- Bushmeat is considered a delicacy and an indicator of high social status in Vietnam and China. The pangolin fetus soup is sold as an elixir to increase virility and improve breast milk production. The price of bushmeat on the black market can reach $ 300 per kilo. The price of an individual can reach $ 1,000.
- Blood is sold as a tonic to improve health and as an aphrodisiac.
- Scales can reach $ 3000 per kilo and are used for almost anything: to cure from acne to cancer. This belief is curious, considering that the scales have the same structure as our fingernails.
All these purported medicinal and magical effects have no scientific basis, making yet more nonsense pangolin smuggling.
The population trend of all species of pangolin is declining in some cases to an alarming extent. The IUCN (International Union for the Conservation of Nature) Red List of Threatened Species classifies them as it follows:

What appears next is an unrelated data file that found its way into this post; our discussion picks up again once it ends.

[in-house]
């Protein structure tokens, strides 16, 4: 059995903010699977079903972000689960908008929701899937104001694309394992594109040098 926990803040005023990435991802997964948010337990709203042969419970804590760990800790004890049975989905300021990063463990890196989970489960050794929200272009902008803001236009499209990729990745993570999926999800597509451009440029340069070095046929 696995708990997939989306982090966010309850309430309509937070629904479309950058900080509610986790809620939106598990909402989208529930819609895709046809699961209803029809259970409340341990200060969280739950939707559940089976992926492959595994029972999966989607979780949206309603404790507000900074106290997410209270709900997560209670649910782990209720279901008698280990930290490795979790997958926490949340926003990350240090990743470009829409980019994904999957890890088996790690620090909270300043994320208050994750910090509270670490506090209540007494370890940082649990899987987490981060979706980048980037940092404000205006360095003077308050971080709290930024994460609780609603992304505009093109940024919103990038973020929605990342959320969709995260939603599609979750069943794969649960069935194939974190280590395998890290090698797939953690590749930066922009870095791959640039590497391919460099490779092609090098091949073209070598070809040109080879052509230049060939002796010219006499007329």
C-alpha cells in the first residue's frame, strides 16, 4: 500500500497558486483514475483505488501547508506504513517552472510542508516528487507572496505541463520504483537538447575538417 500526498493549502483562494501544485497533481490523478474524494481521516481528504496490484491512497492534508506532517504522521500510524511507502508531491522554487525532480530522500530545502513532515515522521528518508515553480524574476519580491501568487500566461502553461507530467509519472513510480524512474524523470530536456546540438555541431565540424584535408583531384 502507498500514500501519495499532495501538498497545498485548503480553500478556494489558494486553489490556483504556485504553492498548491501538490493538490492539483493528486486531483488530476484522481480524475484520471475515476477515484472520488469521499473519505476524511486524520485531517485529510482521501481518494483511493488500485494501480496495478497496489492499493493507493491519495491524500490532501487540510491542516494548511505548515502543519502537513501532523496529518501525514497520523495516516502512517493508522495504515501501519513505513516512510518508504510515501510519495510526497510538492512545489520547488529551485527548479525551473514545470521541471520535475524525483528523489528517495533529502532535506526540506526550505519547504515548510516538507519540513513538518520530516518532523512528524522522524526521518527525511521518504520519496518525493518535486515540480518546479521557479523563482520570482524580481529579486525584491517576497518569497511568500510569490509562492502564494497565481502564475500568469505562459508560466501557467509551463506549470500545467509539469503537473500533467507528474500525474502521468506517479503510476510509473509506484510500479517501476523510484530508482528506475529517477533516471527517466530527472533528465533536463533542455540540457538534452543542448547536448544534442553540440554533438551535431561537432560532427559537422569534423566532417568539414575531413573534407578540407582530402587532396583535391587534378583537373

- Vulnerable: all species of african pangolins: black-bellied/long-tailed pangolin (Phataginus tetradactyla), white-bellied/tree pangolin (Phataginus tricuspis), giant pangolin (Smutsia gigantea) and Temminck’s ground pangolin (Smutsia temminckii).
- Endangered: philippine pangolin (Manis culionensis) and indian pangolin (Manis crassicaudata).
- Critically endangered: sunda/malayan pangolin (Manis javanica) and chinese pangolin (Manis pentadactyla).
Because of their status, IUCN restored in 2012 a group of specialists within the Species Survival Commission (SSC) dedicated to pangolins (Pangolin Specialist Group -PangolinSG-). Its main objective are do research to increase knowledge of pangolins, the threats they face and how they can be mitigated to facilitate preservation.